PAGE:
No-sugar-added pickle relish turns a hotdog into a Chicago dog
For me, since I grew up in the Chicago area, a hot dog isn't real without pickle relish (hold the ketchup, please). Relish is a necessity, even if that relish is fluorescent green (hello Fluky's and Superdawg). Relish, along with the remaining additions, makes a Chicago hot dog, a Chicago dog.
In my kitchen, sweet pickle relish isn't just for hot dogs. No. My tuna salad, and now sardine (for the Omega-3's) salad, wouldn't be the same without the addition of sweet pickle relish. It does no harm to a hamburger, either.
A few months ago, I stopped using added sugars in whatever I made or ate, which is why you haven't seen dessert recipes in a while.
Some believe sugar substitutes are just as unhealthy as sugar. My hope is they're wrong about natural sugar substitutes, like monk fruit or stevia. Sugar isn't just sweet; it's part of the complexity for why food combinations taste the way they do; think of sugar as part of flavor synergy.
Consider this: how would chocolate cake or peanut butter blondies taste if all the sugars were removed and replaced with nothing? Here's a hint: ever eat unsweetened baker's chocolate? Ugh.
A natural sugar substitute (like organic stevia) gives us the ability to match the sweet flavor of cane sugar without using cane sugar.
Last week I wanted to make a tuna salad that I could stuff into a fresh tomato. I reached for a bottle of organic pickle relish, and since I bought it before cutting sugars, I checked the label: one tablespoon delivered 15 calories and 4 sugar grams. Almost all the calories in this relish came from added sugars. Cucumbers, since they're 95-percent water, barely contributed any calories.
Searching far-and-wide for a sugar-free, organic sweet pickle relish turned up nothing. There are no-sugar-added sweet pickle relishes; they all use artificial sugar substitutes like Splenda. And, those not-organic relishes frequently contain artificial colors: yellow 5 and blue 1. Organic, sweet pickle relishes use organic sugar for sweetening.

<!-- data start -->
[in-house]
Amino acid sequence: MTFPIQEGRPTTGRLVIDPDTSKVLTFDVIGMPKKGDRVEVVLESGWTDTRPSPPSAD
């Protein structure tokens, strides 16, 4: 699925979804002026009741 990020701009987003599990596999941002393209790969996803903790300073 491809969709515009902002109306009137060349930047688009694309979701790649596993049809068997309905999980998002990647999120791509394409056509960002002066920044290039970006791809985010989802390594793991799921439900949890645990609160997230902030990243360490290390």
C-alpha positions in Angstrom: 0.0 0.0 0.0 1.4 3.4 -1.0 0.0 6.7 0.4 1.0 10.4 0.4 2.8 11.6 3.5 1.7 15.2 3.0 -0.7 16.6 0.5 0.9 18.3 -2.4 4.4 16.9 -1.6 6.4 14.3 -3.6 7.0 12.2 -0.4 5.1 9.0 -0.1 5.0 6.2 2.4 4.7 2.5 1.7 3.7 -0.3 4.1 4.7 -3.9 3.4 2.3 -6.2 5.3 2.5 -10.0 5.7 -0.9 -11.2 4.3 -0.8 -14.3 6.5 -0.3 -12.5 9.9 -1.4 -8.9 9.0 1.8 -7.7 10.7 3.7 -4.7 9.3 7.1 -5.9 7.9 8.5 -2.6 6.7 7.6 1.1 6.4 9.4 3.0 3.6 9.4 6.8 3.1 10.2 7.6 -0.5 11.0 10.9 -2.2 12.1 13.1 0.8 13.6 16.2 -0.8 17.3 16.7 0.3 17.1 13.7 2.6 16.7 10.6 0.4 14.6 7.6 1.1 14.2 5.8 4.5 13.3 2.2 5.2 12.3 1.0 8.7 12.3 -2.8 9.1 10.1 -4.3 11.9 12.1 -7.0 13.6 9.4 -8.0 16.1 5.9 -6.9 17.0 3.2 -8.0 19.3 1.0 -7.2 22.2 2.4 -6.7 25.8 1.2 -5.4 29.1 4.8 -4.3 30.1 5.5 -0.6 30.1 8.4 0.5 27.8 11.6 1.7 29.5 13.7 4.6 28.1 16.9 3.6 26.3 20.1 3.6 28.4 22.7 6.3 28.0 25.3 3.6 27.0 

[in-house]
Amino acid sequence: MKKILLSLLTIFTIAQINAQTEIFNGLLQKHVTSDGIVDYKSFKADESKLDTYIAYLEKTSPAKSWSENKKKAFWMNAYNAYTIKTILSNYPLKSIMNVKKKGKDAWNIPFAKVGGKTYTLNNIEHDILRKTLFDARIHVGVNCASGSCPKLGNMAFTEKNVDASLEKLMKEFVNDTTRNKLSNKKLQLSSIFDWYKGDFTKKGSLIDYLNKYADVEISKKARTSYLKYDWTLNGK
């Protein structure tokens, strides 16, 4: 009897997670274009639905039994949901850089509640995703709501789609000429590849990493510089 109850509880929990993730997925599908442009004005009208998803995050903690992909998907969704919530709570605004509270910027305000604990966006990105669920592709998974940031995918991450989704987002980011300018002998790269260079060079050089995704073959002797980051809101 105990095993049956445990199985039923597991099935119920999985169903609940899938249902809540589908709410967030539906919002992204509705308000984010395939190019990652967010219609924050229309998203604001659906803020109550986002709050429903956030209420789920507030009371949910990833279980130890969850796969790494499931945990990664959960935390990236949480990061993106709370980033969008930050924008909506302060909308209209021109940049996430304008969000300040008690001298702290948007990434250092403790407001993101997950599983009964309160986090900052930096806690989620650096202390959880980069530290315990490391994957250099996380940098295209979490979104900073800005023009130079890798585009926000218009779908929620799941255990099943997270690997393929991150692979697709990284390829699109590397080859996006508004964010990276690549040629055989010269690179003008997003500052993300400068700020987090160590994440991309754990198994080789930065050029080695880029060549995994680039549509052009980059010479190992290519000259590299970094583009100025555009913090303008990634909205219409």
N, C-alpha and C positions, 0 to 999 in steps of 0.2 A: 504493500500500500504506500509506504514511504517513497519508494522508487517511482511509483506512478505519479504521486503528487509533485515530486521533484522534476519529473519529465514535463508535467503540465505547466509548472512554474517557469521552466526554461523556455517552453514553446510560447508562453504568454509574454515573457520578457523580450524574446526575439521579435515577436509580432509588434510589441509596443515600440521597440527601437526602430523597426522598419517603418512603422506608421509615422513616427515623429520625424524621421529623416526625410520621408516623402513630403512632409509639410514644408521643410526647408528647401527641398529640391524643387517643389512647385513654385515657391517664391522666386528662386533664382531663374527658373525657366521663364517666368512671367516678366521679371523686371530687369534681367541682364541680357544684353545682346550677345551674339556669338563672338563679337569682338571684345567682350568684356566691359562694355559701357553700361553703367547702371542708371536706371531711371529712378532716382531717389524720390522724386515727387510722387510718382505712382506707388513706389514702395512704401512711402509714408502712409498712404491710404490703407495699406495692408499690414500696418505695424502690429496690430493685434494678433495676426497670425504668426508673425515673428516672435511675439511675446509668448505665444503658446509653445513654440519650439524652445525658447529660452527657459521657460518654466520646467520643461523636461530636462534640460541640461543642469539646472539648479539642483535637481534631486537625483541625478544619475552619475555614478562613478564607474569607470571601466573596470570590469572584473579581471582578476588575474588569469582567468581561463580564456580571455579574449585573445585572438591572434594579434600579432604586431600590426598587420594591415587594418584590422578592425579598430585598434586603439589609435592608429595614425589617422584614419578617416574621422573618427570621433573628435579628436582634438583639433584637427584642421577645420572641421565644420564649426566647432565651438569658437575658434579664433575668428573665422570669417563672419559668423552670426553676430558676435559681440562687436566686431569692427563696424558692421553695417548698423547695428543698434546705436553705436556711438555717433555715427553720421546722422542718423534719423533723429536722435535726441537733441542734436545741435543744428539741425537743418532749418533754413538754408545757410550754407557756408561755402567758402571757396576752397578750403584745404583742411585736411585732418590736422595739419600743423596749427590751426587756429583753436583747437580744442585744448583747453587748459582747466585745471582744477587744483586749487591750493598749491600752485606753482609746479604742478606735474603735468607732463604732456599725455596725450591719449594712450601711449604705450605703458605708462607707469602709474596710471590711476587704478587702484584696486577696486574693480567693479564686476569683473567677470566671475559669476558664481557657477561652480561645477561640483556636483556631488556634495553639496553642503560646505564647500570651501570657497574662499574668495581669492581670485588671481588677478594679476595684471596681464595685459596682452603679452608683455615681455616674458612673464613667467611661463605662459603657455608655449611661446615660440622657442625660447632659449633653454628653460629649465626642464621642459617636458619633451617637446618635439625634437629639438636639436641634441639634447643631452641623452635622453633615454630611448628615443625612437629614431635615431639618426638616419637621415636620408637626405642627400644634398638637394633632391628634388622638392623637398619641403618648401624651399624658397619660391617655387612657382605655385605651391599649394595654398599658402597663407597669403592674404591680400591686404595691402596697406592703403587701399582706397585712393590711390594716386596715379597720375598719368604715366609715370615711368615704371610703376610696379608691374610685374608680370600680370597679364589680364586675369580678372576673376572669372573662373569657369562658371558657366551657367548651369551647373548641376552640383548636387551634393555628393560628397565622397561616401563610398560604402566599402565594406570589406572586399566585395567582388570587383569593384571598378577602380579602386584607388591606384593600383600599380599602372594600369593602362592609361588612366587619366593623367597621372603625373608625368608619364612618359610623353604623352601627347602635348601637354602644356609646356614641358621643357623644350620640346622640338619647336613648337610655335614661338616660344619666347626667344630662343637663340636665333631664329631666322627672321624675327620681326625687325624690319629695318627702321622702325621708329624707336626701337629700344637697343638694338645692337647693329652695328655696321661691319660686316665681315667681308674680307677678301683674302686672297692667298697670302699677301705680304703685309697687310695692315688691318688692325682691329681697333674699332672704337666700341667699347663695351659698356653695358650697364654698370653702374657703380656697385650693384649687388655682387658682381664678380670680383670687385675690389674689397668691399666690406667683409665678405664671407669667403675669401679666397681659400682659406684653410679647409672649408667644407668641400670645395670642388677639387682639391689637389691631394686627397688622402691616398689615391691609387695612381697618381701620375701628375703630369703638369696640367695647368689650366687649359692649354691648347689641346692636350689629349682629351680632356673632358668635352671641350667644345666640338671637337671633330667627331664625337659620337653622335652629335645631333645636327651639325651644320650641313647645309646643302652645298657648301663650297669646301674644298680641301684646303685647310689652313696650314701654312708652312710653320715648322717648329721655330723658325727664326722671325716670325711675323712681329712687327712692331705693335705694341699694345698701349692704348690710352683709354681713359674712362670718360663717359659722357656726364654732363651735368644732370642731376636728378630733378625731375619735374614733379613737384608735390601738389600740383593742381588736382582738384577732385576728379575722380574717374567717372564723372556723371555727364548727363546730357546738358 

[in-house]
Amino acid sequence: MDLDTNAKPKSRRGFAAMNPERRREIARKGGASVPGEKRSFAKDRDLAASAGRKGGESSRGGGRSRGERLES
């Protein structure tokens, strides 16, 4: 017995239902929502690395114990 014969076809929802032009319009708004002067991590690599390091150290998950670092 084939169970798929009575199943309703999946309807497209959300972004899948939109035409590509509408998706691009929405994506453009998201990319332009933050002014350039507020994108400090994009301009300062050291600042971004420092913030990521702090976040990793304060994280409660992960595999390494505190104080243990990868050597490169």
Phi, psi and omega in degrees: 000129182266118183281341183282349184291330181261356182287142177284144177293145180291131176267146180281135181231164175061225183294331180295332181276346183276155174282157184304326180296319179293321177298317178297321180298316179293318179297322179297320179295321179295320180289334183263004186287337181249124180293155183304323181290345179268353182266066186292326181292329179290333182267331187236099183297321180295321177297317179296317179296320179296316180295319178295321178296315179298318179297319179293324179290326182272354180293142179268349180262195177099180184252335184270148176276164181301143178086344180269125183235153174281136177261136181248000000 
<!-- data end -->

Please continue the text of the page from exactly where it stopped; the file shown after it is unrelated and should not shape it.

Since it was vital for me to use organic, sweet pickle relish without added sugars and no artificial sweetener; I had to make my own.
I found a sweet pickle relish recipe in Linda Amendt's: "Blue Ribbon Canning: Award-Winning Recipes" cookbook. A perfect place to start.
I headed to the market to get Kirby cucumbers (they're smaller than regular cucumbers) -- the authentic cucumber for making pickles.
Instead of chopping-up the Kirby's, I trimmed the ends and used my mandolin to cut them julienne and used the mandolin to julienne the onion, as well. Salting, draining and squeezing the cucumbers and onion took a while and so did simmering all the remaining ingredients. No wonder no one makes relish anymore.
How did my no-sugar-added, organic sweet relish come out? Perfect. My relish tasted better than any store-bought relish and worked great with my tuna salad. I can't wait to make some Chicago-style hot dogs with my new relish (even if it's not bright green).
Today, this column celebrates its 27th birthday. It all started back in 1992 when the food editor, Olivia Wu, gave me a shot at column-writing and Lean and Lovin' It was born. Thank you for making it possible to be right here in the Daily Herald for more than a quarter-century. I truly love writing this column, and I hope you continue to love reading it.
• Don Mauer welcomes questions, comments and recipe makeover requests. Write to him at don@ theleanwizard.com.